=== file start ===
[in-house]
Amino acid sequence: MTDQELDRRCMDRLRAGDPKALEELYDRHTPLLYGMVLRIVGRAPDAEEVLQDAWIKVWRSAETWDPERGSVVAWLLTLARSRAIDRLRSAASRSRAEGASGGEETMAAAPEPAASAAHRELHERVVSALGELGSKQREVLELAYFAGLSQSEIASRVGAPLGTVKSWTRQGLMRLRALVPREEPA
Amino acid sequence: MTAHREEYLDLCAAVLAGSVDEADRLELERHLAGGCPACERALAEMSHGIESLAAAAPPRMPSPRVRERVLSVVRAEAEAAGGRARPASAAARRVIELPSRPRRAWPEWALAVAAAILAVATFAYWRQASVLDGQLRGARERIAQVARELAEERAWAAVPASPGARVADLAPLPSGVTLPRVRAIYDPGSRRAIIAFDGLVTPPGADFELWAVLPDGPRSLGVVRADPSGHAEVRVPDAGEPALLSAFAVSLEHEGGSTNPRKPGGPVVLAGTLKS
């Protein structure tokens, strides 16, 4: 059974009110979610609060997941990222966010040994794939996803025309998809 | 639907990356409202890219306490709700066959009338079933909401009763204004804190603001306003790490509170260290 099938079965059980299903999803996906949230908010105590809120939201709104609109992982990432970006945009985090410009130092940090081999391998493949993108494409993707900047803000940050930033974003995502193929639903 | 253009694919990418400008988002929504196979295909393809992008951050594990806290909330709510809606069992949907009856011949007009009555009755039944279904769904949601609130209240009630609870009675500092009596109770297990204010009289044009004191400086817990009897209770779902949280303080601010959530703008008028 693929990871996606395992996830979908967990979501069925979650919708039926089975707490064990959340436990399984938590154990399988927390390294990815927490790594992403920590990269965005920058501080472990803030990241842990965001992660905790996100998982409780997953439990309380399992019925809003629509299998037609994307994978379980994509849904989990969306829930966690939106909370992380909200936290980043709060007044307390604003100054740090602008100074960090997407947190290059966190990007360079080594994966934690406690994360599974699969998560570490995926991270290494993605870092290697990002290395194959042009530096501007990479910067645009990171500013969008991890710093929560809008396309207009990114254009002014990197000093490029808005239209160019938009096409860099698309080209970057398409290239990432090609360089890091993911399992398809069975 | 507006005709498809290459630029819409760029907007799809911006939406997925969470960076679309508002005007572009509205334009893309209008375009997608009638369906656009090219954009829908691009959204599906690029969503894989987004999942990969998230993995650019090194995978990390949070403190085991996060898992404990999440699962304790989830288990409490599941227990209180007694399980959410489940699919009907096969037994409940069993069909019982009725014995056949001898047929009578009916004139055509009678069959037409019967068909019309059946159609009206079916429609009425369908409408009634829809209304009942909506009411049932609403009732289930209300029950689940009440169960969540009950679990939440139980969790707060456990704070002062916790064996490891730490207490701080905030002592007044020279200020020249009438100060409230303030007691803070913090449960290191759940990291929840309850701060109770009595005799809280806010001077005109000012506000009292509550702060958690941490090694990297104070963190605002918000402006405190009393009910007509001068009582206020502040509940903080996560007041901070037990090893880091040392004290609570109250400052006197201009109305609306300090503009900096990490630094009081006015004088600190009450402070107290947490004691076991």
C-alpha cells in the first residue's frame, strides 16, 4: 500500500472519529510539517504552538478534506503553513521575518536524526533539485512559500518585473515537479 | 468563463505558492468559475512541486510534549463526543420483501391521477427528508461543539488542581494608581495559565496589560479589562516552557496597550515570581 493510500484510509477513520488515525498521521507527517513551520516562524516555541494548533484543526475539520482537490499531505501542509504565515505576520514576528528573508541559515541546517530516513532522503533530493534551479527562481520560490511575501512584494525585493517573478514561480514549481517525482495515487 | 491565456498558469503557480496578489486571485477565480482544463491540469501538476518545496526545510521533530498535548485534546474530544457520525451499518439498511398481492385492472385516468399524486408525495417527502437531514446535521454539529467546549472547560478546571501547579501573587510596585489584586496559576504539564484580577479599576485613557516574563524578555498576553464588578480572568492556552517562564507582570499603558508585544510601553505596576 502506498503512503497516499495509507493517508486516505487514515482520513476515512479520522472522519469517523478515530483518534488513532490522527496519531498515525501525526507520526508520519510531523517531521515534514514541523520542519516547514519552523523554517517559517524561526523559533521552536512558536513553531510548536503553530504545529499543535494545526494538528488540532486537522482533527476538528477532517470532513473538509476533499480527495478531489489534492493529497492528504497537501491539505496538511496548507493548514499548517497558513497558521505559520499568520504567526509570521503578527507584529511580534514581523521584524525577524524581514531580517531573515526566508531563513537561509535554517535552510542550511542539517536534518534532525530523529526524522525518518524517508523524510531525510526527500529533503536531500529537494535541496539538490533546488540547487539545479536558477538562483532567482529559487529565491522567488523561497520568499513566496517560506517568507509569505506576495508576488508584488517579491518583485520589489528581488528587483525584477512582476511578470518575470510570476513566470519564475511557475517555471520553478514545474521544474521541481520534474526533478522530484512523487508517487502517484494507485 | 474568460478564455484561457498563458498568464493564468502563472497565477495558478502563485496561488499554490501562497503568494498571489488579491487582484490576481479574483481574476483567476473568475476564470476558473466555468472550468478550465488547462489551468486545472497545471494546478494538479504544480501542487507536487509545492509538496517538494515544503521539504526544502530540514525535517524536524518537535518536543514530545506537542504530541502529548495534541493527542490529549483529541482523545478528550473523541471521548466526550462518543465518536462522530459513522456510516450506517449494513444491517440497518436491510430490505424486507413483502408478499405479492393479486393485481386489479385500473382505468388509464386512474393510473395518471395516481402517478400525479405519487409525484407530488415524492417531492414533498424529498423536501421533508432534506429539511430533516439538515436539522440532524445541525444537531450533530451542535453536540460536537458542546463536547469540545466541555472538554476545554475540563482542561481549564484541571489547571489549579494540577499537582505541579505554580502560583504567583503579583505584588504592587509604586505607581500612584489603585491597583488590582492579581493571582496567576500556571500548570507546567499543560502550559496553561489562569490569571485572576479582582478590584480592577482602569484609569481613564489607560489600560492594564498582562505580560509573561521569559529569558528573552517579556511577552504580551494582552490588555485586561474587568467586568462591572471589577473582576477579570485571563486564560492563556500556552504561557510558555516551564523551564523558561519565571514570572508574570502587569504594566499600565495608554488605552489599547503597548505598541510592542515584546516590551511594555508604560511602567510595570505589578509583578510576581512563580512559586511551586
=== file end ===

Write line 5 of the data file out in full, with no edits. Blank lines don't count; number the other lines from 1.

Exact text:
C-alpha cells in the first residue's frame, strides 16, 4: 500500500472519529510539517504552538478534506503553513521575518536524526533539485512559500518585473515537479 | 468563463505558492468559475512541486510534549463526543420483501391521477427528508461543539488542581494608581495559565496589560479589562516552557496597550515570581 493510500484510509477513520488515525498521521507527517513551520516562524516555541494548533484543526475539520482537490499531505501542509504565515505576520514576528528573508541559515541546517530516513532522503533530493534551479527562481520560490511575501512584494525585493517573478514561480514549481517525482495515487 | 491565456498558469503557480496578489486571485477565480482544463491540469501538476518545496526545510521533530498535548485534546474530544457520525451499518439498511398481492385492472385516468399524486408525495417527502437531514446535521454539529467546549472547560478546571501547579501573587510596585489584586496559576504539564484580577479599576485613557516574563524578555498576553464588578480572568492556552517562564507582570499603558508585544510601553505596576 502506498503512503497516499495509507493517508486516505487514515482520513476515512479520522472522519469517523478515530483518534488513532490522527496519531498515525501525526507520526508520519510531523517531521515534514514541523520542519516547514519552523523554517517559517524561526523559533521552536512558536513553531510548536503553530504545529499543535494545526494538528488540532486537522482533527476538528477532517470532513473538509476533499480527495478531489489534492493529497492528504497537501491539505496538511496548507493548514499548517497558513497558521505559520499568520504567526509570521503578527507584529511580534514581523521584524525577524524581514531580517531573515526566508531563513537561509535554517535552510542550511542539517536534518534532525530523529526524522525518518524517508523524510531525510526527500529533503536531500529537494535541496539538490533546488540547487539545479536558477538562483532567482529559487529565491522567488523561497520568499513566496517560506517568507509569505506576495508576488508584488517579491518583485520589489528581488528587483525584477512582476511578470518575470510570476513566470519564475511557475517555471520553478514545474521544474521541481520534474526533478522530484512523487508517487502517484494507485 | 474568460478564455484561457498563458498568464493564468502563472497565477495558478502563485496561488499554490501562497503568494498571489488579491487582484490576481479574483481574476483567476473568475476564470476558473466555468472550468478550465488547462489551468486545472497545471494546478494538479504544480501542487507536487509545492509538496517538494515544503521539504526544502530540514525535517524536524518537535518536543514530545506537542504530541502529548495534541493527542490529549483529541482523545478528550473523541471521548466526550462518543465518536462522530459513522456510516450506517449494513444491517440497518436491510430490505424486507413483502408478499405479492393479486393485481386489479385500473382505468388509464386512474393510473395518471395516481402517478400525479405519487409525484407530488415524492417531492414533498424529498423536501421533508432534506429539511430533516439538515436539522440532524445541525444537531450533530451542535453536540460536537458542546463536547469540545466541555472538554476545554475540563482542561481549564484541571489547571489549579494540577499537582505541579505554580502560583504567583503579583505584588504592587509604586505607581500612584489603585491597583488590582492579581493571582496567576500556571500548570507546567499543560502550559496553561489562569490569571485572576479582582478590584480592577482602569484609569481613564489607560489600560492594564498582562505580560509573561521569559529569558528573552517579556511577552504580551494582552490588555485586561474587568467586568462591572471589577473582576477579570485571563486564560492563556500556552504561557510558555516551564523551564523558561519565571514570572508574570502587569504594566499600565495608554488605552489599547503597548505598541510592542515584546516590551511594555508604560511602567510595570505589578509583578510576581512563580512559586511551586